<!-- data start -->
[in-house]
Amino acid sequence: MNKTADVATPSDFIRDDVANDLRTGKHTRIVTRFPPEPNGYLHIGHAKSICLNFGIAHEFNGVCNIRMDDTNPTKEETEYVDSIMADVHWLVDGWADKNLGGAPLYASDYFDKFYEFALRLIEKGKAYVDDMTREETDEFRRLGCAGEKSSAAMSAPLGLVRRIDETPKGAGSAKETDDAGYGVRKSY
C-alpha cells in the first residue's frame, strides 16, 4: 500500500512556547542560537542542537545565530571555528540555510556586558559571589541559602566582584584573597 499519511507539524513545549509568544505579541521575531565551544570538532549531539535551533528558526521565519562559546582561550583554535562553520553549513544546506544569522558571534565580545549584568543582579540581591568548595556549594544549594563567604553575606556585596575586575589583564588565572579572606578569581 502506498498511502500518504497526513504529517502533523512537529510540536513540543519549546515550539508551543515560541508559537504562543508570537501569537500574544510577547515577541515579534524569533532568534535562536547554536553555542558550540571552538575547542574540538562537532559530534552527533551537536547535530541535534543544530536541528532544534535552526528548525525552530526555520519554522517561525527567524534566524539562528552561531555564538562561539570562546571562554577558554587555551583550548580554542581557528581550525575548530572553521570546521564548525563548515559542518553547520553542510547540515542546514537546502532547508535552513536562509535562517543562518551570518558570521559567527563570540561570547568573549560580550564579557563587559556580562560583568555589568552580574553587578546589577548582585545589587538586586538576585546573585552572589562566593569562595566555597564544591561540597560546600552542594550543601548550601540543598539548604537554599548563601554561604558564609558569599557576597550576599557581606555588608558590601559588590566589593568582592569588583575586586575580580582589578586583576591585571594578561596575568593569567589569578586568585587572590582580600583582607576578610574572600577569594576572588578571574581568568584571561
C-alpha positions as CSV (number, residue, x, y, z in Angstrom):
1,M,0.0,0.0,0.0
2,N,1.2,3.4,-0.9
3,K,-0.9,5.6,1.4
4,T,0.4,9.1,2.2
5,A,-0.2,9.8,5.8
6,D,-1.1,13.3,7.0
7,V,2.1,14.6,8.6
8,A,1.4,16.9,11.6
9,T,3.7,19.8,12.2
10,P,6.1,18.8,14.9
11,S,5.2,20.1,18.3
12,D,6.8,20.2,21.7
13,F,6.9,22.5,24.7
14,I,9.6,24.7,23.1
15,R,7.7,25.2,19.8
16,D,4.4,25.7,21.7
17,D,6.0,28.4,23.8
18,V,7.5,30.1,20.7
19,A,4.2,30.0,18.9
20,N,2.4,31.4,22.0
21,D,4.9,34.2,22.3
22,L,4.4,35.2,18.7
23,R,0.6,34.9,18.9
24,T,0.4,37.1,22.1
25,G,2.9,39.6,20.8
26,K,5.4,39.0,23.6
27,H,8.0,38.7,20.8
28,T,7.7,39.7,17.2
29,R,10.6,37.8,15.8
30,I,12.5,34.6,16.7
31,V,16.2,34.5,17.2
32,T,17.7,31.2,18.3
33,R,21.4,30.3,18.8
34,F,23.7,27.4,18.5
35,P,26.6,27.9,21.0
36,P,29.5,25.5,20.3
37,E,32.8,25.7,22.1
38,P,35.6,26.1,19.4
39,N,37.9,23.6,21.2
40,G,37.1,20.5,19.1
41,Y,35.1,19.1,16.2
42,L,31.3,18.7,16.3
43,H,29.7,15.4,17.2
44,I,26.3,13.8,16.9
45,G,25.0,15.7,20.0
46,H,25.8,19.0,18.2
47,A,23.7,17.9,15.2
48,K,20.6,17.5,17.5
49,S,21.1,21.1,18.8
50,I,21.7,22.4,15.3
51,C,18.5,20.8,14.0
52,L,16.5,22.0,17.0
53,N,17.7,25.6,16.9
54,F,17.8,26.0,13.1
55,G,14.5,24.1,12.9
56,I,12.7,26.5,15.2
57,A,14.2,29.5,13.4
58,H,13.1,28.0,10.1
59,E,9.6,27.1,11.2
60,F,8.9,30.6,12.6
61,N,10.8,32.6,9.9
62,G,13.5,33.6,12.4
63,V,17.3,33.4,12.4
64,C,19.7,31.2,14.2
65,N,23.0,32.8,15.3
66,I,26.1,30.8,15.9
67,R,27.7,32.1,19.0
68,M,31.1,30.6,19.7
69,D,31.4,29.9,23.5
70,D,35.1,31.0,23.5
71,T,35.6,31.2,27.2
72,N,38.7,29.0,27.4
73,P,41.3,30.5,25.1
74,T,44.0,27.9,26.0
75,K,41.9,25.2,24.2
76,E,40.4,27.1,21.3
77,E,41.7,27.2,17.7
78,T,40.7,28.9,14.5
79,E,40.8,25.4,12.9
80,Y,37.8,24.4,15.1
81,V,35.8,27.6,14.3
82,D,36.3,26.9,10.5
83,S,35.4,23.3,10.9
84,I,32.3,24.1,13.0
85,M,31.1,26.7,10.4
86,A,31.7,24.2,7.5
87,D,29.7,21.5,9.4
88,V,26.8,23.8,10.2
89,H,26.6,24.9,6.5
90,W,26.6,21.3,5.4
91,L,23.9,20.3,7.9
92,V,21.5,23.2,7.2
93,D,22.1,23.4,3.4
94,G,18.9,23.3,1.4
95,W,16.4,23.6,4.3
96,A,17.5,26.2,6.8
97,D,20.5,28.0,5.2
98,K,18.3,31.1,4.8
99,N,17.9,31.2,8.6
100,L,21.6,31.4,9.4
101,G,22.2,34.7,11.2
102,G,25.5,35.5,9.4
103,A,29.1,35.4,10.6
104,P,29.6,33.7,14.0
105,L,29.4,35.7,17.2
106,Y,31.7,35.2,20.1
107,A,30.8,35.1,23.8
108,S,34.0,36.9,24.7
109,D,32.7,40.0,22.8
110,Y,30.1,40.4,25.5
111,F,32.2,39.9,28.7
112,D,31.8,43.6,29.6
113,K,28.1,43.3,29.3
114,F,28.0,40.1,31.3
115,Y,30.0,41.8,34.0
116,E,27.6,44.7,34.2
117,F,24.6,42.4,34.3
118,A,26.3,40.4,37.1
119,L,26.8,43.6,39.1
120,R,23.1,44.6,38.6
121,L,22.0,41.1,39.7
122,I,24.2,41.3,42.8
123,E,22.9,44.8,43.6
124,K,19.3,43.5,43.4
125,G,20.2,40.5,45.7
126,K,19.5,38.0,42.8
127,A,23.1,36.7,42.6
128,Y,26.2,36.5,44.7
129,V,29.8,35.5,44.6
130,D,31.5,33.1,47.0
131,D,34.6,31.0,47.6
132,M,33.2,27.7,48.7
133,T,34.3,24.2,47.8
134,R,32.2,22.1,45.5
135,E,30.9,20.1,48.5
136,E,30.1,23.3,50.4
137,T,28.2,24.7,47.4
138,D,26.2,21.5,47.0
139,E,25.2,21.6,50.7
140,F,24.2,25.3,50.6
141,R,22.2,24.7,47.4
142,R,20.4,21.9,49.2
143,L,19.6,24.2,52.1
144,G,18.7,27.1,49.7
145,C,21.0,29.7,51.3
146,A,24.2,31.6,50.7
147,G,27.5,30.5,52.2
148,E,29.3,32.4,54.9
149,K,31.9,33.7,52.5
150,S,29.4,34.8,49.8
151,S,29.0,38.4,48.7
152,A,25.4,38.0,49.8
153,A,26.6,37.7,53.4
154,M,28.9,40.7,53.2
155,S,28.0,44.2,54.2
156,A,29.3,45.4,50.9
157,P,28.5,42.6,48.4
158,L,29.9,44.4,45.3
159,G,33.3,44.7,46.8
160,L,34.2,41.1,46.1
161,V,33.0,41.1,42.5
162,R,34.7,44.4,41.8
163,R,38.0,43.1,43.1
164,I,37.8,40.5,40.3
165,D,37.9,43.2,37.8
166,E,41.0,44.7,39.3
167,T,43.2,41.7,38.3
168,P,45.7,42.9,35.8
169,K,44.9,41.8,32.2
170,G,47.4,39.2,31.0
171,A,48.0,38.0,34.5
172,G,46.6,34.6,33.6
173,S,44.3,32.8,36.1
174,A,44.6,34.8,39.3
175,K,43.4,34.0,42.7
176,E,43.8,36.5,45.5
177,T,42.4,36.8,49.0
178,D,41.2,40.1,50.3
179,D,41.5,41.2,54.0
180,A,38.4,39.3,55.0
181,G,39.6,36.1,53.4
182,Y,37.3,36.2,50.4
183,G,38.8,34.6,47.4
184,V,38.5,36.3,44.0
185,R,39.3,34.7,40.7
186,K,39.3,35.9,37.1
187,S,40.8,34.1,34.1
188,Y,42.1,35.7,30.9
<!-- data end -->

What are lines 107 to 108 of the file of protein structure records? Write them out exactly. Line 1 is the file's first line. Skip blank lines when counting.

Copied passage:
103,A,29.1,35.4,10.6
104,P,29.6,33.7,14.0